Natural seedling regeneration and establishment after stand replacing wildfires is influenced by a series of environmental and biological constraints. In this study, we characterized the diversity and structure of the ectomycorrhizal (ECM) fungal community associated with post-fire naturally regenerated maritime pine saplings, and individuate the environmental factors responsible for fungal species distribution. We also identify the main environmental factors responsible for maritime pine regeneration variability and assessed the relation between saplings performance and ECM fungal diversity indices. Fungal species were identified by direct sequencing of internal transcribed spacer regions. Five years after the disturbance event, a total of 30 taxa colonized the pine saplings. The ECM fungal community was dominated by ruderal species of the genus Rhizopogon (present in almost half of the samples). Almost one third of the identified ECM fungal species belonged to the family Thelephoraceae. Typical k-selected species like Amanita pantherina, Boletus aestivalis, Lactarius chrysorrheus, and Russula densifolia were found on pine saplings collected in proximity of unburnt pine trees, in correspondence with low erosion extents. Pine regeneration varied throughout the study areas and was enhanced at higher elevations, in correspondence with moderate slopes, shallower soils, and a reduced cover of ericaceous shrubs and bare ground. These conditions were found in close proximity to patches of pine trees that survived the disturbance event and were previously characterized by a higher pre-fire pine biomass. Even though no correlations were found between saplings performance and ECM fungal diversity indices, common environmental factors (i.e., ericaceous shrub cover, extent of erosion, slope, and soil depth) were responsible for shaping the ECM fungal distribution and for describing most of the explained regeneration variability.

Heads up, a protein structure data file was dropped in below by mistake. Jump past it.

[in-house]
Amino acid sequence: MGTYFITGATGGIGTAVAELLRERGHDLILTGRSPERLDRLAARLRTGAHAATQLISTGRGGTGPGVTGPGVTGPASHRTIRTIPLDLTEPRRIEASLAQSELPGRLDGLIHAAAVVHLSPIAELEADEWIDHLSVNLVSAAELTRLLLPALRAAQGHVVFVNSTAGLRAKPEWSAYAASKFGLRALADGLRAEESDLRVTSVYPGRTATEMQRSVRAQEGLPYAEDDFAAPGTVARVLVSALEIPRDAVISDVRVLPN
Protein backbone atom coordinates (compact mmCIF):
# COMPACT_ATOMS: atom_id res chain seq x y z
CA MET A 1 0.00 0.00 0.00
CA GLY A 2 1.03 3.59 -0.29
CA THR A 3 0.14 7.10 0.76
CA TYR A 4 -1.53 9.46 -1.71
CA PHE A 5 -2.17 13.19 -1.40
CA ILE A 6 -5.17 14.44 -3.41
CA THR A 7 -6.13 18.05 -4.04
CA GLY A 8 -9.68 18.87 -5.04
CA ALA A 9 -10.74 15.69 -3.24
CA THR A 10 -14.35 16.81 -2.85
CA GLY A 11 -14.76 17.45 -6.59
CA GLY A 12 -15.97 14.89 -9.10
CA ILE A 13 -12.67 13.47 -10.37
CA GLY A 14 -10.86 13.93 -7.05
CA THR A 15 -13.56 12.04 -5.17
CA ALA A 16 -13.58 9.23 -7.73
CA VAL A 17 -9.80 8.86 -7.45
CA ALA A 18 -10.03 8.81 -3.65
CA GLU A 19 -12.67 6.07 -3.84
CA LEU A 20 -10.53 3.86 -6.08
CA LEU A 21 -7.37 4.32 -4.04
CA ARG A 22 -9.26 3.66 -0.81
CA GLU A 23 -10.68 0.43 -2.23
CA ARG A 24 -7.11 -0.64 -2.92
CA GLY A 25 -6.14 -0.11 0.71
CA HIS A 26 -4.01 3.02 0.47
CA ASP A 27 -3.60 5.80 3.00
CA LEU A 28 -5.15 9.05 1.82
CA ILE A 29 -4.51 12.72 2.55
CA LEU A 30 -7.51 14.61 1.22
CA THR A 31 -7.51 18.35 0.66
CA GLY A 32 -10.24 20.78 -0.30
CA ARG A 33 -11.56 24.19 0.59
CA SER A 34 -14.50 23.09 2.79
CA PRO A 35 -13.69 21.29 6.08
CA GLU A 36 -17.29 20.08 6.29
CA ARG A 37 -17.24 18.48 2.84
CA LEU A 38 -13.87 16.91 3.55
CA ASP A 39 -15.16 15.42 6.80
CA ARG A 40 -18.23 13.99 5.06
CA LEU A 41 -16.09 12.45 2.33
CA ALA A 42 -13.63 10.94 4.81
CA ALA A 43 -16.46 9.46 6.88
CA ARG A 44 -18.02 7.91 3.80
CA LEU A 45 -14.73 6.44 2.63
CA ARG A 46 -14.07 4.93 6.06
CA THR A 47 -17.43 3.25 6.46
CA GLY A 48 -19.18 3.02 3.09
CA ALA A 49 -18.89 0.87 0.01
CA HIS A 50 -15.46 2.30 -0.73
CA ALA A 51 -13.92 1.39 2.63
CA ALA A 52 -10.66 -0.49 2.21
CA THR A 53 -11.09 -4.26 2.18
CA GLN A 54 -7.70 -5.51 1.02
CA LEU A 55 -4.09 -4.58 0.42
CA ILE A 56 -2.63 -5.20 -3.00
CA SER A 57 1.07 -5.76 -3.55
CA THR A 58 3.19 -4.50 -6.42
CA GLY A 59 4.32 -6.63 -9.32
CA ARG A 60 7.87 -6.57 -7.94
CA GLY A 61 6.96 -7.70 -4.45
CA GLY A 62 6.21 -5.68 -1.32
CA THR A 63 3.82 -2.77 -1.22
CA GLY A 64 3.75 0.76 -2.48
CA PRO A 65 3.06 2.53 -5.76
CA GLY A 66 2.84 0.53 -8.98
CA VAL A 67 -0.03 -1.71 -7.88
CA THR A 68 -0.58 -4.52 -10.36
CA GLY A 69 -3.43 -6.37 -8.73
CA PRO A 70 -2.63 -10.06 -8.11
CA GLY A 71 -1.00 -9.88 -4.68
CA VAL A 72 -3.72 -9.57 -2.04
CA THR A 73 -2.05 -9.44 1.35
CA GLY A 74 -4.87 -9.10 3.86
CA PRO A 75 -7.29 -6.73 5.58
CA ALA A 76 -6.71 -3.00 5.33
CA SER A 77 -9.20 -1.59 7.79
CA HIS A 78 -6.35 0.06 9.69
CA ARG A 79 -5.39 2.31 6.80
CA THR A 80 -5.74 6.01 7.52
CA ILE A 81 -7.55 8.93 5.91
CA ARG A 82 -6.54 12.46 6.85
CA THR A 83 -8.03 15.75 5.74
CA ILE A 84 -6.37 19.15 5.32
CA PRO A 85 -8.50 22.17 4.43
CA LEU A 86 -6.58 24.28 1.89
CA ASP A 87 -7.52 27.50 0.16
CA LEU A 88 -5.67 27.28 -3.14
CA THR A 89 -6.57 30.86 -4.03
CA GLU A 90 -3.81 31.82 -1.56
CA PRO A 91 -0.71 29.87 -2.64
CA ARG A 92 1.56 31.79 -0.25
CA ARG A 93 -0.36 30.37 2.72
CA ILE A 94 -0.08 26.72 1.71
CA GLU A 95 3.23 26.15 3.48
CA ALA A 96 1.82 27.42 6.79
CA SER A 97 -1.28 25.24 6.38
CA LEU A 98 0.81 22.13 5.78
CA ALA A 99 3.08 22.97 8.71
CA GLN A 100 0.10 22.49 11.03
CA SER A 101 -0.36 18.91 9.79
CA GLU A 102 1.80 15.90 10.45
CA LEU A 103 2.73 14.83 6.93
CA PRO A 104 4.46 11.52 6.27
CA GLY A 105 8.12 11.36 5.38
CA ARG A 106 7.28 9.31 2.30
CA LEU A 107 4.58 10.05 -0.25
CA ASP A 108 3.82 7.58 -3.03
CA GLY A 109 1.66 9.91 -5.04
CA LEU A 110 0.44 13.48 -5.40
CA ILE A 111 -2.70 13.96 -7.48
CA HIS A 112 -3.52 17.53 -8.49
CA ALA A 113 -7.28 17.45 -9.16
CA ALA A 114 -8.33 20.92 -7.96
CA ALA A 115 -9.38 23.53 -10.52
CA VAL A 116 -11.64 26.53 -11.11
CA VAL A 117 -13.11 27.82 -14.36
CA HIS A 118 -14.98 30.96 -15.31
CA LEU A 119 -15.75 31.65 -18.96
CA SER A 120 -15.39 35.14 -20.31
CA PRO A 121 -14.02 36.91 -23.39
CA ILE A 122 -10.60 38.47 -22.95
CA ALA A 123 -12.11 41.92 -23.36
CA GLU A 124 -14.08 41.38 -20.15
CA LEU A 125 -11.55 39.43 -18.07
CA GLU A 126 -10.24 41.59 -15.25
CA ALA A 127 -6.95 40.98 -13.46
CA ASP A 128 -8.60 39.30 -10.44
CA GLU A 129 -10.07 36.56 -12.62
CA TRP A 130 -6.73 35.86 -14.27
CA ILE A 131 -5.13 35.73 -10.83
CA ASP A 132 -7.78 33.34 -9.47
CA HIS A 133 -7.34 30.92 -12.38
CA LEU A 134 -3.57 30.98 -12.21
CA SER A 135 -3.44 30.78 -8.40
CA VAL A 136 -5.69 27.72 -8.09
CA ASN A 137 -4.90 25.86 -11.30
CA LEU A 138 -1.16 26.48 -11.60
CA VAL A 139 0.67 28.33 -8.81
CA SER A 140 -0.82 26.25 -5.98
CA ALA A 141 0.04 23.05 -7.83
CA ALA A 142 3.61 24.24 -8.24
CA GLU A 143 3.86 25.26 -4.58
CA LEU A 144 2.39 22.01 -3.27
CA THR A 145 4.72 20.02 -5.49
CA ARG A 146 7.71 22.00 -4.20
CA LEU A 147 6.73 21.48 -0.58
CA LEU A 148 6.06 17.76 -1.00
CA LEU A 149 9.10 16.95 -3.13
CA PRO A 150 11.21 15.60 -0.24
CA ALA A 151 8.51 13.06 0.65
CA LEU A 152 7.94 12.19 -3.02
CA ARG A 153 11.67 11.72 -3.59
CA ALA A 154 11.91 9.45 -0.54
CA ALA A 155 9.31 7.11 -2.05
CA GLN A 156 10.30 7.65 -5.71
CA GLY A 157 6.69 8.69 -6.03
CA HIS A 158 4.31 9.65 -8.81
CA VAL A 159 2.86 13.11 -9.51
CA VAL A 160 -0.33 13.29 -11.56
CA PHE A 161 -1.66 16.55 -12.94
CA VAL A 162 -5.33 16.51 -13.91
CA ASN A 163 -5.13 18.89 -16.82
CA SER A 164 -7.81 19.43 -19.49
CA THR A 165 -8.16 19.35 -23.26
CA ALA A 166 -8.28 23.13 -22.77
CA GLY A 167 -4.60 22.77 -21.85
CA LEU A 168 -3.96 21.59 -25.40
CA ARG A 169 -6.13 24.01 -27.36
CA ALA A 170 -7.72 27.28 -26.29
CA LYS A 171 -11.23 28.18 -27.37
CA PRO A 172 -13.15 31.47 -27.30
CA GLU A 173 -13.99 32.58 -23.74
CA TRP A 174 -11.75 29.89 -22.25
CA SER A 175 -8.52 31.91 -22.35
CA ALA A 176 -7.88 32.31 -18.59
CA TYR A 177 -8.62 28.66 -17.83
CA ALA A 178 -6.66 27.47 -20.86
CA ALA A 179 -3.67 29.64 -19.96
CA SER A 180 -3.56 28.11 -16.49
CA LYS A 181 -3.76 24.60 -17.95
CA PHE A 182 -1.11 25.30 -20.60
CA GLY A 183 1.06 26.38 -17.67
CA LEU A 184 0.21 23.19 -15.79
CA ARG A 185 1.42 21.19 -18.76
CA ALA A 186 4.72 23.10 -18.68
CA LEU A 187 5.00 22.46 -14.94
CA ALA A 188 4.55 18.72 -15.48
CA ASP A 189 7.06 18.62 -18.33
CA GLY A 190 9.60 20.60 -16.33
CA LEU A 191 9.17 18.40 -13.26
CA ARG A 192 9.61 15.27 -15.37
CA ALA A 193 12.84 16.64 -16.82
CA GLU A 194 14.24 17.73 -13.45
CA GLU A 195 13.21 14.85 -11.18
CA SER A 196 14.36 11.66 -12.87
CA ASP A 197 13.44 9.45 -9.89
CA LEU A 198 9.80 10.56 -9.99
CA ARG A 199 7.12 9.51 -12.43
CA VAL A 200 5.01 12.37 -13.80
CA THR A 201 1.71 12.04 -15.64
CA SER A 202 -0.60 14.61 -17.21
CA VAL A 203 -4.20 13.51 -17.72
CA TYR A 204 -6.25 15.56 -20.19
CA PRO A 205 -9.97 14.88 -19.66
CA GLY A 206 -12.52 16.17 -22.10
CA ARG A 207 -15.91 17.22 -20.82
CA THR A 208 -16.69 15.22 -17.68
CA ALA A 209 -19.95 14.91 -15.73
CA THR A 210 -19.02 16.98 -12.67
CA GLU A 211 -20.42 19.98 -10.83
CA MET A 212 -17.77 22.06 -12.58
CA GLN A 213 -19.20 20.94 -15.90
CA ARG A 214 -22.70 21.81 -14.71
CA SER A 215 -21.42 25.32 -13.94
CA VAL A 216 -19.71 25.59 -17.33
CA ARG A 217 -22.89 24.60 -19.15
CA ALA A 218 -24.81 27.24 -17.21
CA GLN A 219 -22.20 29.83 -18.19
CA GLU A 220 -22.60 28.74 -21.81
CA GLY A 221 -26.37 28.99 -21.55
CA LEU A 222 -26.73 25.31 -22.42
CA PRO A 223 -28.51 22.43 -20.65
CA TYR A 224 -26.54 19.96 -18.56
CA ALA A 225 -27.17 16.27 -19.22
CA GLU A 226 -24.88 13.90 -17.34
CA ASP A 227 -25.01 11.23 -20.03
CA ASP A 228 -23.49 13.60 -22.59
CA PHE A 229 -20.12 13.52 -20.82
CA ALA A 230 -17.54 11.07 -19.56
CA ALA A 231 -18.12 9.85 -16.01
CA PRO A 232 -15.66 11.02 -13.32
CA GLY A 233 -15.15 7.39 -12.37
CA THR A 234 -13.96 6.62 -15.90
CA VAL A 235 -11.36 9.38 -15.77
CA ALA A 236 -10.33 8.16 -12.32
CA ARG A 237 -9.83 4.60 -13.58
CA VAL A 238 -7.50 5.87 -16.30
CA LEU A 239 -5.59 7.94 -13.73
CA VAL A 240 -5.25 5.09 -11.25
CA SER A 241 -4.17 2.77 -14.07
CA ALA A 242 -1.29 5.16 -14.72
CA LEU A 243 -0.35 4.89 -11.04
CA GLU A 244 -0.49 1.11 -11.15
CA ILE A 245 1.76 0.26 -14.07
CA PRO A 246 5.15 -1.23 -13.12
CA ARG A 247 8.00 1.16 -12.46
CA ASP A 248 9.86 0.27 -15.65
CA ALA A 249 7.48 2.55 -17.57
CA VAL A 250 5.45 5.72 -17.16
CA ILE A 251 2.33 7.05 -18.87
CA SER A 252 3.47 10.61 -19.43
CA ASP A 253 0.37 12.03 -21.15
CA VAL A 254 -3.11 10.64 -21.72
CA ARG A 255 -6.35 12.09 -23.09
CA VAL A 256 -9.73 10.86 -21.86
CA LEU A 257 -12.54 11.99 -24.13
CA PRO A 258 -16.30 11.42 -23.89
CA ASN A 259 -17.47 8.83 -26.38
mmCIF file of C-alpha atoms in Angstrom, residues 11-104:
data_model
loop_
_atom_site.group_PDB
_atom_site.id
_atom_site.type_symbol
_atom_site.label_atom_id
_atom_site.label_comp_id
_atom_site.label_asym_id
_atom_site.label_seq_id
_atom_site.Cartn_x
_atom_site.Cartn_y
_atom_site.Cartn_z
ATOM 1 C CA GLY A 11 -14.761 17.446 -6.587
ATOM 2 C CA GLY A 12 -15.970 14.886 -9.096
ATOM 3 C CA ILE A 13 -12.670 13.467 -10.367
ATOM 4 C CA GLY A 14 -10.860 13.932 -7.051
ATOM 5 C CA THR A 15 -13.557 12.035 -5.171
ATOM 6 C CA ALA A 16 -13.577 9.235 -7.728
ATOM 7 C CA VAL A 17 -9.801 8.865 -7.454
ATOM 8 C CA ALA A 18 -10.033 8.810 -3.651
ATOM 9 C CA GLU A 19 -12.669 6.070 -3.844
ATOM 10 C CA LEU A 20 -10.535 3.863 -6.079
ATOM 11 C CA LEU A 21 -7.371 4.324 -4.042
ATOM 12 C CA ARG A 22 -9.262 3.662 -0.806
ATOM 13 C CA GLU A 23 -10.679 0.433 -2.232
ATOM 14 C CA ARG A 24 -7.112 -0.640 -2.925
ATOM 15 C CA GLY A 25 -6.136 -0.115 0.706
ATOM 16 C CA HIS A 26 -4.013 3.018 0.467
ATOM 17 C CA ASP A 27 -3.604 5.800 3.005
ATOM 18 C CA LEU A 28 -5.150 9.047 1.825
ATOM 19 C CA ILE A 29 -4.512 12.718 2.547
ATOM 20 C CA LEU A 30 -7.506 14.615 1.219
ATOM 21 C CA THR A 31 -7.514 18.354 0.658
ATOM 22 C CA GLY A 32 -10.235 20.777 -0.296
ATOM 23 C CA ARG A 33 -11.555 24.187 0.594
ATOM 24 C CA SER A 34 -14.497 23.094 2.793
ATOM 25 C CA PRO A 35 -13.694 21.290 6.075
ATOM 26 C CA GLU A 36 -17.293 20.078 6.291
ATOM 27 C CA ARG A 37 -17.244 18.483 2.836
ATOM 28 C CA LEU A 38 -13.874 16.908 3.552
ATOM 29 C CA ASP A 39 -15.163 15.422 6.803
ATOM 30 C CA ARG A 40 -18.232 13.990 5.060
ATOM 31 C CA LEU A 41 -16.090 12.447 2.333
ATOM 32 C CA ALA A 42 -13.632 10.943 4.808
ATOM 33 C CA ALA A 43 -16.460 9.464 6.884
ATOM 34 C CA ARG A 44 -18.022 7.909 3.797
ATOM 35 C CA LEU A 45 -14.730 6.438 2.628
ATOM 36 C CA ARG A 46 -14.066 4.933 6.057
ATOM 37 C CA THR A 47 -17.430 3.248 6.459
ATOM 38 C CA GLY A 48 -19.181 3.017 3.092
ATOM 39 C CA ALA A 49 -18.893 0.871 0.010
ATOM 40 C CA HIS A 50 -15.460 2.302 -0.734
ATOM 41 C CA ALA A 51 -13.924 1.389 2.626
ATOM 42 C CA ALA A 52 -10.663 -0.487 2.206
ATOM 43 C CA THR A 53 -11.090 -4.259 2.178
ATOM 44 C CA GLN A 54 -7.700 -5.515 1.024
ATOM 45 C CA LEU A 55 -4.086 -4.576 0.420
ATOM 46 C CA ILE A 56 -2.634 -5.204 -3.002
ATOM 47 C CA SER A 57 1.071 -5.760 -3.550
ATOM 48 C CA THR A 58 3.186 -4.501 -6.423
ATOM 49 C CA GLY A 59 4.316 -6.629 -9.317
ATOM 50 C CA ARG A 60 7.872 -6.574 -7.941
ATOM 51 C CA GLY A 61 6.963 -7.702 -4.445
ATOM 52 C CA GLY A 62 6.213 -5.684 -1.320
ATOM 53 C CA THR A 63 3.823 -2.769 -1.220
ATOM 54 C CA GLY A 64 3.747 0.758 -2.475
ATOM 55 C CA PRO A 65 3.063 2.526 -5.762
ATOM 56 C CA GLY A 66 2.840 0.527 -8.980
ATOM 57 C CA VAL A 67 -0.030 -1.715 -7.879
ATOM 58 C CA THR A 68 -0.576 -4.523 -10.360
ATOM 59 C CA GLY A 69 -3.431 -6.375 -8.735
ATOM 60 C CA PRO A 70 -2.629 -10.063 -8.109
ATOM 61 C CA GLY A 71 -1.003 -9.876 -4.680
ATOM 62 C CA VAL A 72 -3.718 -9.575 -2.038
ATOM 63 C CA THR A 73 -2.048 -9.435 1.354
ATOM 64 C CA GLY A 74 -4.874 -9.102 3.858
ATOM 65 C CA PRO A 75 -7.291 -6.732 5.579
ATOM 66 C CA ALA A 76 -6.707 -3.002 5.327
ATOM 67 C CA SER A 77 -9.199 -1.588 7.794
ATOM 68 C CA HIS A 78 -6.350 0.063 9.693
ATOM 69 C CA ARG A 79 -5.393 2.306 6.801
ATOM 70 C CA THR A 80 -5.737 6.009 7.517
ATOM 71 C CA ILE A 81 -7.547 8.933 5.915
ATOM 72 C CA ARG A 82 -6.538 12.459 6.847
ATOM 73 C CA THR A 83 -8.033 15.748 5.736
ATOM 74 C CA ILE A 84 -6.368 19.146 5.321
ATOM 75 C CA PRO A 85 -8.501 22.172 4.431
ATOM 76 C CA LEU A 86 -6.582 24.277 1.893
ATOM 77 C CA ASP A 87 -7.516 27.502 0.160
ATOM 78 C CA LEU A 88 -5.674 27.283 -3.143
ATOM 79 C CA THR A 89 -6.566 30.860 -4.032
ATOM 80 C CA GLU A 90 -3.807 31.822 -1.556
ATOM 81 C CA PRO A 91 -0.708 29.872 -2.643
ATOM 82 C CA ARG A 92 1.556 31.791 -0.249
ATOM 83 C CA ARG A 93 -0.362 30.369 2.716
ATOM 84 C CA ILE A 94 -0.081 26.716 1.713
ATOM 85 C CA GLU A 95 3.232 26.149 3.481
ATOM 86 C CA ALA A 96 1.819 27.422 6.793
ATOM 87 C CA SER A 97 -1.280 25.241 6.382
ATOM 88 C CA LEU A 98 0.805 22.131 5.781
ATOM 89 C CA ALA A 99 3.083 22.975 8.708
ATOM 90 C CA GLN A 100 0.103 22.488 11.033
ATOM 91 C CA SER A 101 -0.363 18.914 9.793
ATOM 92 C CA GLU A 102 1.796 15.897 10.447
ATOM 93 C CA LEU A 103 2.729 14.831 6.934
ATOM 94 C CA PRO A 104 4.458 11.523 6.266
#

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http://dx.doi.org/10.1007/s00572-011-0363-5DOI Listing
August 2011

Impact of wildfire return interval on the ectomycorrhizal resistant propagules communities of a Mediterranean open forest.

Fungal Biol 2010 Aug 21;114(8):628-36. Epub 2010 May 21.

Centre for Functional Ecology, Department of Life Sciences, University of Coimbra, 3001-401 Coimbra, Portugal.